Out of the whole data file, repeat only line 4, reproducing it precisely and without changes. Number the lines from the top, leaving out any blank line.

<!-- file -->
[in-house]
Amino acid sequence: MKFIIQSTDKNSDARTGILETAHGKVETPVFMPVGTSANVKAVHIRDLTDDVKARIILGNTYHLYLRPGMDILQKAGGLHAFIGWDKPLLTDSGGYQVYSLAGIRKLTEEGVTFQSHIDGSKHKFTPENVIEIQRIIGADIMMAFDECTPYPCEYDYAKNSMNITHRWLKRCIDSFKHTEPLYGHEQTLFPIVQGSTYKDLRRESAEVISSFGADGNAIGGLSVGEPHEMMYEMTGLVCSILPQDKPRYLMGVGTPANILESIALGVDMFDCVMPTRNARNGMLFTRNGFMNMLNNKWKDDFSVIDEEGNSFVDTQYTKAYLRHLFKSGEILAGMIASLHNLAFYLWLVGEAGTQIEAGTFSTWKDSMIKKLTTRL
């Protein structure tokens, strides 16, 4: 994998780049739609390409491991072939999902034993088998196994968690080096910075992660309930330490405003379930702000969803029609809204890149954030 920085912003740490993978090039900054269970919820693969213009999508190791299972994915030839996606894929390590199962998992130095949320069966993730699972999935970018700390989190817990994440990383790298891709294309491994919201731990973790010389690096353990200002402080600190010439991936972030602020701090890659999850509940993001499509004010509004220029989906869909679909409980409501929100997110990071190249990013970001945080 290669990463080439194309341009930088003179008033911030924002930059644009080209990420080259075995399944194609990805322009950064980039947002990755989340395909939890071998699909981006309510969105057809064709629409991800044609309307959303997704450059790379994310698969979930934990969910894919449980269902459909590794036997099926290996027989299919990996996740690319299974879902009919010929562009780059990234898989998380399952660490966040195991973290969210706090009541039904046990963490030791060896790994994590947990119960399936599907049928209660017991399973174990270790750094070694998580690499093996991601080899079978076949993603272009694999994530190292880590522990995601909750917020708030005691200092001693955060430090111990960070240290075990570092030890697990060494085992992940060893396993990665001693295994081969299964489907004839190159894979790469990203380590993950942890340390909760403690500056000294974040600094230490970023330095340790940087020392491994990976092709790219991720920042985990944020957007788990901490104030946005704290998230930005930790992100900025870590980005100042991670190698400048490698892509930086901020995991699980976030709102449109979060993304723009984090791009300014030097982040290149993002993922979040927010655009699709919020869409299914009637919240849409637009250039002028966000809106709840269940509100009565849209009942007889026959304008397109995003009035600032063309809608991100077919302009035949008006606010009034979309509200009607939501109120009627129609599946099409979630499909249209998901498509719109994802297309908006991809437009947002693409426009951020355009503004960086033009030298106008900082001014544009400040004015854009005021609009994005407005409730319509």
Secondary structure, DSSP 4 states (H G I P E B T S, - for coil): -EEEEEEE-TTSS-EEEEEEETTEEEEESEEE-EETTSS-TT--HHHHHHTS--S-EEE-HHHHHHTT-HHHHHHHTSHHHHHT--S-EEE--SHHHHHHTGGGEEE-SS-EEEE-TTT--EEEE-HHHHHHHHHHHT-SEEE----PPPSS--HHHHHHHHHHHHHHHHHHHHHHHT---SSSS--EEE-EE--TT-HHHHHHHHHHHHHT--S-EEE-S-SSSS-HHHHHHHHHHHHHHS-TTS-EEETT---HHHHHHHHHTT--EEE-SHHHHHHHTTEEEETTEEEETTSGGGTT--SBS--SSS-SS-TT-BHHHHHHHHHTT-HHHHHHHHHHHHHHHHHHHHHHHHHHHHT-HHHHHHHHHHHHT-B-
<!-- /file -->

Secondary structure, DSSP 4 states (H G I P E B T S, - for coil): -EEEEEEE-TTSS-EEEEEEETTEEEEESEEE-EETTSS-TT--HHHHHHTS--S-EEE-HHHHHHTT-HHHHHHHTSHHHHHT--S-EEE--SHHHHHHTGGGEEE-SS-EEEE-TTT--EEEE-HHHHHHHHHHHT-SEEE----PPPSS--HHHHHHHHHHHHHHHHHHHHHHHT---SSSS--EEE-EE--TT-HHHHHHHHHHHHHT--S-EEE-S-SSSS-HHHHHHHHHHHHHHS-TTS-EEETT---HHHHHHHHHTT--EEE-SHHHHHHHTTEEEETTEEEETTSGGGTT--SBS--SSS-SS-TT-BHHHHHHHHHTT-HHHHHHHHHHHHHHHHHHHHHHHHHHHHT-HHHHHHHHHHHHT-B-